Discover best practice tips and localisation strategies to reach more users in Mexico
130 million people live in Mexico, making it one of the 10 most populated countries in the world. Its capital, Mexico City, is also one of the world’s largest cities, and home to around 20% of Mexico’s population.
Average income in Mexico is almost $18K. The country offers a great environment for businesses too: some 45% of the population is under 25, and more and more digital services are now becoming available. Together with credit cards, Google Pay offers alternative forms of payments such as gift cards, carrier billing, and Paypal – which is helping more users buy their favourite content.
Let’s take a closer look at 7 key factors that will help you decide whether now is the right time to expand your app or game in Mexico.
Popular game and app categories
Typically, strategy, action, role-playing games (RPG) and casual genres generate the highest revenue for developers. Notable trends right now include the rise of eSports (Mexico is the 4th largest audience in the world for these) and also games as a service, including LiveOps and events localisation, and advertising on mobile.
Entertainment, dating, education, and social app categories often perform well in terms of downloads. Other app-related trends include the growing use of subscriptions; an increase in the number of fintech startups; plus a significant rise in apps focused on delivering goods.
In markets like Mexico, a minimum price of US$1 for IAPs (in-app purchases) is generally seen as too high. You might want to consider a more appropriate amount of around 5MXP, as this will help you localise the price point and reach more people at a price they can afford. You’ll find more details about that here.
Another recommended best practice is ‘charm pricing’ – for example, 9.99MXP or 19MXP. And definitely avoid ‘odd pricing’, as shown below.
Example: ‘Odd pricing’ will discourage users in Mexico from buying your app or game.
Subscriptions are the fastest-growing business model used in Google Play (Mexico) at the moment, so it may be worth considering this approach for your app or game.
Lastly, Google Play also supports tax-inclusive pricing in Mexico. That means the prices shown to users on search and detail pages must equal the amount paid at the time of payment. Therefore all taxes (including VAT) must be included in the price. You can find more details about that here.
Most users in Mexico own mid- to low-end devices with up to 2GB of RAM. This limited storage – and the cost of data – naturally makes them a little wary of APK size. As such, aim to reduce your APK install size to below 40MB for apps, and 65MB for games.
Another thing to bear in mind is that people’s access to data may be limited by cost and network coverage. As such, many users in Mexico rely heavily on Wi-Fi, making apps with offline content more desirable.
Another way to optimise your app experience for the Mexican market is to try and keep your ‘from cold’ startup time to 5 seconds or under. That will help ensure users don’t get frustrated from waiting, and end up abandoning or uninstalling your app.
We recommend using Latin American Spanish rather than Argentinian or Spain Spanish, as the different words and pronunciations will feel out of place to Mexican users.
The Mexican style of communication is also fairly informal, so consider using “tú” instead of “usted” when referring to “you” in your listing, app content, and marketing messages.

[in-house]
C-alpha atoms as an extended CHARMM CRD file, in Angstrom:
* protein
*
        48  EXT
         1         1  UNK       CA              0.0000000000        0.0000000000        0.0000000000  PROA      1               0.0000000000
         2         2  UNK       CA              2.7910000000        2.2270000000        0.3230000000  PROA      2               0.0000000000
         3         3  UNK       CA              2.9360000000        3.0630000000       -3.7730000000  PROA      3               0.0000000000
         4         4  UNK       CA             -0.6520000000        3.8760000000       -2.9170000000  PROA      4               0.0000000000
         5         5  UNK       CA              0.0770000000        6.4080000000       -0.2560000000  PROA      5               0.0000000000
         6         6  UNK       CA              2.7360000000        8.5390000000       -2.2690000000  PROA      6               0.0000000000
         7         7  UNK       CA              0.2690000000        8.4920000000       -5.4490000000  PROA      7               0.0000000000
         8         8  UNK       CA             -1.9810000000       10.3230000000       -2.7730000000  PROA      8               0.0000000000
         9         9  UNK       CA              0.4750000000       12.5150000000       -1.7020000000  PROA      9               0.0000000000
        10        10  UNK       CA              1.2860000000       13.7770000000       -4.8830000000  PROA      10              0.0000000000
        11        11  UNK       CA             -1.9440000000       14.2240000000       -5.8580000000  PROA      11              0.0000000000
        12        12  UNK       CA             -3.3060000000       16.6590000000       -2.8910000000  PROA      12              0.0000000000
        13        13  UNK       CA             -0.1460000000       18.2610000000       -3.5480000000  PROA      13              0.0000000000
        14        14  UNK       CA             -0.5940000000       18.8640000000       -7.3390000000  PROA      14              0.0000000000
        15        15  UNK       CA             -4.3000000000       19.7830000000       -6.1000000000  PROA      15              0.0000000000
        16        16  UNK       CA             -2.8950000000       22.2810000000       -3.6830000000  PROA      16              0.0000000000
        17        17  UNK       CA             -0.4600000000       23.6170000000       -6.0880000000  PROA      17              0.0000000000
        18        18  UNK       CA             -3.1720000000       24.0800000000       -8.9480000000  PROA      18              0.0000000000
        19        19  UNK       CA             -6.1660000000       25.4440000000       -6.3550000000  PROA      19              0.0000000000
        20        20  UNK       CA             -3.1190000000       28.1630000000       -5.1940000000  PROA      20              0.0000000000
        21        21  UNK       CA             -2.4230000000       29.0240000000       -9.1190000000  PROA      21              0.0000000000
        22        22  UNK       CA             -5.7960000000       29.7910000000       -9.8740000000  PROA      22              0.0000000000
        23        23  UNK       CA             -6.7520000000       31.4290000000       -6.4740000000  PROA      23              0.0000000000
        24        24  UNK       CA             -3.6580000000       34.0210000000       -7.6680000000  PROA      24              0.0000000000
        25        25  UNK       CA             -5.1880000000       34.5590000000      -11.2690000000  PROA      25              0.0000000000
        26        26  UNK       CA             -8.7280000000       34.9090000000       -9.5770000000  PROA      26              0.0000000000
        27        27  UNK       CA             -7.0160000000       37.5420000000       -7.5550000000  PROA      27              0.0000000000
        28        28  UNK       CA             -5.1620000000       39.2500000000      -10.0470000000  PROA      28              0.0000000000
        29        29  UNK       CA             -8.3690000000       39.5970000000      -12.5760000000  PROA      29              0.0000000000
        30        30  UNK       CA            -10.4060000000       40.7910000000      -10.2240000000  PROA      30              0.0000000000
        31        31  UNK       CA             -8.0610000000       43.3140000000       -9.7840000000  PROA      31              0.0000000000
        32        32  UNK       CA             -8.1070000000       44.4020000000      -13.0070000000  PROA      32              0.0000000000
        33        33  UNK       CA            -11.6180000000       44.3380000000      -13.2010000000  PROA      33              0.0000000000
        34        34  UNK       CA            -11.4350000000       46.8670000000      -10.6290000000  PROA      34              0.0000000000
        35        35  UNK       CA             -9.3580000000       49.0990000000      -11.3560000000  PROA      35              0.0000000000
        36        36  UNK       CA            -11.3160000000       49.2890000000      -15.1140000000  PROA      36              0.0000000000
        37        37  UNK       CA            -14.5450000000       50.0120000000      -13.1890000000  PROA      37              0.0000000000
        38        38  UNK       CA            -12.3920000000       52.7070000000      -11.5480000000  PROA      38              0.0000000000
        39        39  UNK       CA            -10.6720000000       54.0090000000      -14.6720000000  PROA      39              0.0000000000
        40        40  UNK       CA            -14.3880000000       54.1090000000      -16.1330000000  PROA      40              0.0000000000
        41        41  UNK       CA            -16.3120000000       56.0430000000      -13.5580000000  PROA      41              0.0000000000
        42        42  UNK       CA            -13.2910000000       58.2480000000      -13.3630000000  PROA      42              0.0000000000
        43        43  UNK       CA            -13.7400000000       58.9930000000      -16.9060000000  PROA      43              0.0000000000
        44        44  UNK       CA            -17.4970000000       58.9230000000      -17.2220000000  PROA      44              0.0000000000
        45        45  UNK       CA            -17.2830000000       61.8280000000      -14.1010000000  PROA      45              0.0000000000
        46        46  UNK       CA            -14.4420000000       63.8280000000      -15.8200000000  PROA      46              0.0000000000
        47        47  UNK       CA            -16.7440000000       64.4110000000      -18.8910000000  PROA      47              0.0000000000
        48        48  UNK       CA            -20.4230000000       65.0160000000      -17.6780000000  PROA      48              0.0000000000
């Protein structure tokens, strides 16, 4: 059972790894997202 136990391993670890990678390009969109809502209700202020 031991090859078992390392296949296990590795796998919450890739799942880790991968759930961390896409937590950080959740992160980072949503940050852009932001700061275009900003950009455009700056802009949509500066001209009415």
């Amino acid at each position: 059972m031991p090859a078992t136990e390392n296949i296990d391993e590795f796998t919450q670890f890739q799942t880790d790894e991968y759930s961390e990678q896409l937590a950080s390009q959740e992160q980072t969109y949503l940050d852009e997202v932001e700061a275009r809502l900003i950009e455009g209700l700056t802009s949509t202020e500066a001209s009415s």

If possible, avoid using machine or direct word-for-word translations too. While machine translations are quicker to produce, you’ll still need a linguist to review the new content and potentially rewrite certain phrases so they’re contextually correct.
Example: Here, the English word “skin” was incorrectly translated to “pieles” which literally means “human skin”. The correct translation is “diseños” meaning “design”
Font, layout, and user interface
When translating to Latin American Spanish, be aware of new text string lengths affecting your design and display. Make sure the translated content still fits within the UI and has a clean layout. Avoid reducing the font size to make the text fit, as it will likely become illegible.
Example: A newly-translated word that overflowed onto the next line, and how it was corrected
Use font types that support the full library of Spanish accents (á, é, í, ó, ú, ü, ñ) and punctuation (¿, ¡). Letters with accents should not use different fonts.
Example: Comparison of suboptimal and optimal use of font
Adapting your app to fit cultural and social norms will help show Mexican users you’ve designed it with their needs in mind. Also, avoid references to sensitive topics like political or historical events, or any depictions of violence. Lastly, take into account seasonal moments that play a key part in Mexican culture – such as Día de Muerto (Day of the Dead).
Example: Using seasonality to customise and promote events.
There are 3 main ways to acquire new users in Mexico.
First, developers that have passed the localisation review can get featured on Google Play – which, when done at a very local level, can be a great way to attract new users.
Second, developers can use ads and deep links to drive traffic. For example, social media and YouTube are popular ways of doing this.
Finally, you could try offline advertising, such as live events and conferences – for example, eSports. Typically though, out of home advertising is only used by a small number of developers, and an increasing number of education apps.